Says Michael Benjamin
On Tuesday afternoon last, the boxers that were contracted to participate in the fourth edition of the ProAm boxing card that was staged Friday evening, convened at the NCN Studios for the customary press briefing. It was at this forum that most of the boxers give vent to their feelings. There were caustic remarks that bordered on threatening language that went ignored in keeping with the trend of modern day boxing press conferences.
Of all the bouts, the one that caught the imagination of the public was the Iwan Azore/Troy Lewis catchweight affair. The two boxers spewed venom at each other heightening the level of interest and, I am certain, boxing buffs that visited the arena or viewed the fights on television anticipated four rounds of fistic fury.
Somewhere between the press conference and the actual fight the evidence suggested that the bad blood between the two fighters emanated from other sources and not merely the bout in question. They both transferred their hatred for each other into the square jungle which in the end affected the quality of the fight. Both fighters were so desperate to mete out as much punishment as possible that they ignored strategy, constructive punch selection and wise tactics among others. Instead, the fight evolved into a slugfest with both fighters attempting to hit the other over the moon.
When the bout ended, both fighters hopped on the ropes and bared their fists to the crowd, each confident that the decision would have gone his way. The judges decided that neither had definitively distinguished himself and the fairest decision was a draw. What happened afterwards could best be described as conservatively unlucky on one end of the continuum and extremely primitive on the other.
The two boxers were close to each other when all of a sudden a fight broke out. Azore received several kicks while Lewis collected several wallops to his head. It took the concerted effort of several boxers and supporters to separate the two boxers. To make matters worse, the untidy episode was broadcast live via NCN Television for the entire country to see.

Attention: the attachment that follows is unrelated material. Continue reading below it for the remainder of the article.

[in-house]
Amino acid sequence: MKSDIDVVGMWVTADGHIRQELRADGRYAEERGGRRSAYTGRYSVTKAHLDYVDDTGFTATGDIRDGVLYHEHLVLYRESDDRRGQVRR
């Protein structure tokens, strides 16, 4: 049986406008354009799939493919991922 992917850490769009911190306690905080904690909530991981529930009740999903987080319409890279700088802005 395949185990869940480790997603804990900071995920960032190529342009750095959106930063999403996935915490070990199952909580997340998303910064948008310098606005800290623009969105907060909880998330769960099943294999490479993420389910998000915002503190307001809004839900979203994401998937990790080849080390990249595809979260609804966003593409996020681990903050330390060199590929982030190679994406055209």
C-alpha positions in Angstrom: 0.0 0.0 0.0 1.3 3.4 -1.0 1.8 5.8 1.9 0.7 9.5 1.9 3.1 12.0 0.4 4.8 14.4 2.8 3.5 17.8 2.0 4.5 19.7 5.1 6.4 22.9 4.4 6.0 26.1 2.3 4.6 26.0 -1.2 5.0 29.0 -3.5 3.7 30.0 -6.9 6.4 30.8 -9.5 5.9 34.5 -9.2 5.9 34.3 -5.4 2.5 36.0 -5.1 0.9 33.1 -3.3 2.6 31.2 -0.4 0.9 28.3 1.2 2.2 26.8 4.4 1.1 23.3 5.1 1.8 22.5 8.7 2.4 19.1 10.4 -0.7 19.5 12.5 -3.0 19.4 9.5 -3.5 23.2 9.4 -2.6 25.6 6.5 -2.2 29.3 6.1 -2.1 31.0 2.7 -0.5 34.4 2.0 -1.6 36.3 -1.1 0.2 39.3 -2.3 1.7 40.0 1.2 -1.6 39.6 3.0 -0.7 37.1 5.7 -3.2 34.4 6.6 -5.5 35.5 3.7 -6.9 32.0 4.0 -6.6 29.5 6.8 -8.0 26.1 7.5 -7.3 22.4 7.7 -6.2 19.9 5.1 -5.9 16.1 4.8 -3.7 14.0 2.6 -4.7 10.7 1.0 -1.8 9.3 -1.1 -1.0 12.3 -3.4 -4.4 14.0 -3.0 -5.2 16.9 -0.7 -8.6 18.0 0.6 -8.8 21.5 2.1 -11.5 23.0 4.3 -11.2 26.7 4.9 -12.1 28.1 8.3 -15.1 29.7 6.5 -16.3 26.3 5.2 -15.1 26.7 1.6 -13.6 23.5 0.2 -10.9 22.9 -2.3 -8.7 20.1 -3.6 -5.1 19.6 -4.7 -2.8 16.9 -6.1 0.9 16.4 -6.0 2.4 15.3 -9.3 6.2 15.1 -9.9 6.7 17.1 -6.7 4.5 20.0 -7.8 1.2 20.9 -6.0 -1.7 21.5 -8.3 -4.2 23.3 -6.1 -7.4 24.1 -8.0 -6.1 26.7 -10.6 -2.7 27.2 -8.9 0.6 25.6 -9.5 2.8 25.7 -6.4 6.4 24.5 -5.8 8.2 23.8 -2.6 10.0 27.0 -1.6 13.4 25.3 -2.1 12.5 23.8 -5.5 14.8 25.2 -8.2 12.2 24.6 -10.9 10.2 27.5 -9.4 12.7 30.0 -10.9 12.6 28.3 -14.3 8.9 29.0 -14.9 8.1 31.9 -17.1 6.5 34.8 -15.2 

Preliminary investigations revealed that after the announcement of the decision, Azore felt that he was ‘done in’ and followed Lewis around the ring taunting him. An eyewitness further revealed that the former fighter hurled disparaging remarks at the latter and subsequently lashed out first. The eyewitness said that Lewis merely acted in a defensive capacity.
This reporter later learnt that officials of the Guyana Boxing Board of Control (GBBC) ordered the revocation of both purses until a proper hearing to determine the circumstances that led up to the fracas.
Boxing has had more than its fair share of controversies. The huge crowds of the seventies and eighties have dissipated largely because the pundits are dissatisfied with the quality of fights. When Peter Abdool initiated the idea of the ProAm boxing cards the bifurcated objective was to provide frequent activity for the pugilists as well as qualitative bouts for the spectators. Mr. Abdool felt that local pugilists had the ability and skills but opportunities were glaringly absent. Coupled with this, other well established promoters had thrown in the towel saying that they were losing their investment and despite their love for the sport, such foolishness could not continue.
A fundamental aspect of the ProAm card is that the boxers had agreed to a small purse of $50,000 per fight. A simple mathematical survey would reveal that any one boxer fighting at least six months of the year would take home a tidy sum of $300,000. Therefore, it made sense to fight six times per year for $300,000 than once or twice for let’s say $200,000. Apart from reasonable purses, the boxer would also acquire valuable activity that could serve him/her well when the world powers are scrutinizing his record. The plan appeared to be foolproof but the occurrence on Saturday night last has uncovered a loophole that the organizers have not catered for. Because the fight was nationally televised, the sordid and unpalatable scene was broadcast in every household. It is too early to ascertain the effect of this nasty occurrence on the promotion itself.
Irrespective of that, Mr. Abdool must take decisive action to quell this unfortunate development. The issue must be thoroughly investigated and punishment must be meted out where it is due. No one boxer must usurp the smooth flow of development. No one boxer is bigger than the sport. No one boxer must believe that he could satisfy his urges, irrespective of how unpalatable his actions.
This writer has been informed that the disciplinary committee of the GBBC would convene shortly to decide on the appropriate action needed to discourage future incidences of this nature. The severity of the decision must exemplify the severity of the act. No one is bigger than the game and the message must be clearly underlined in the magnitude of the punishment. We wait with bated breath for the decision taken by the disciplinary committee. The future of the sport is at stake.
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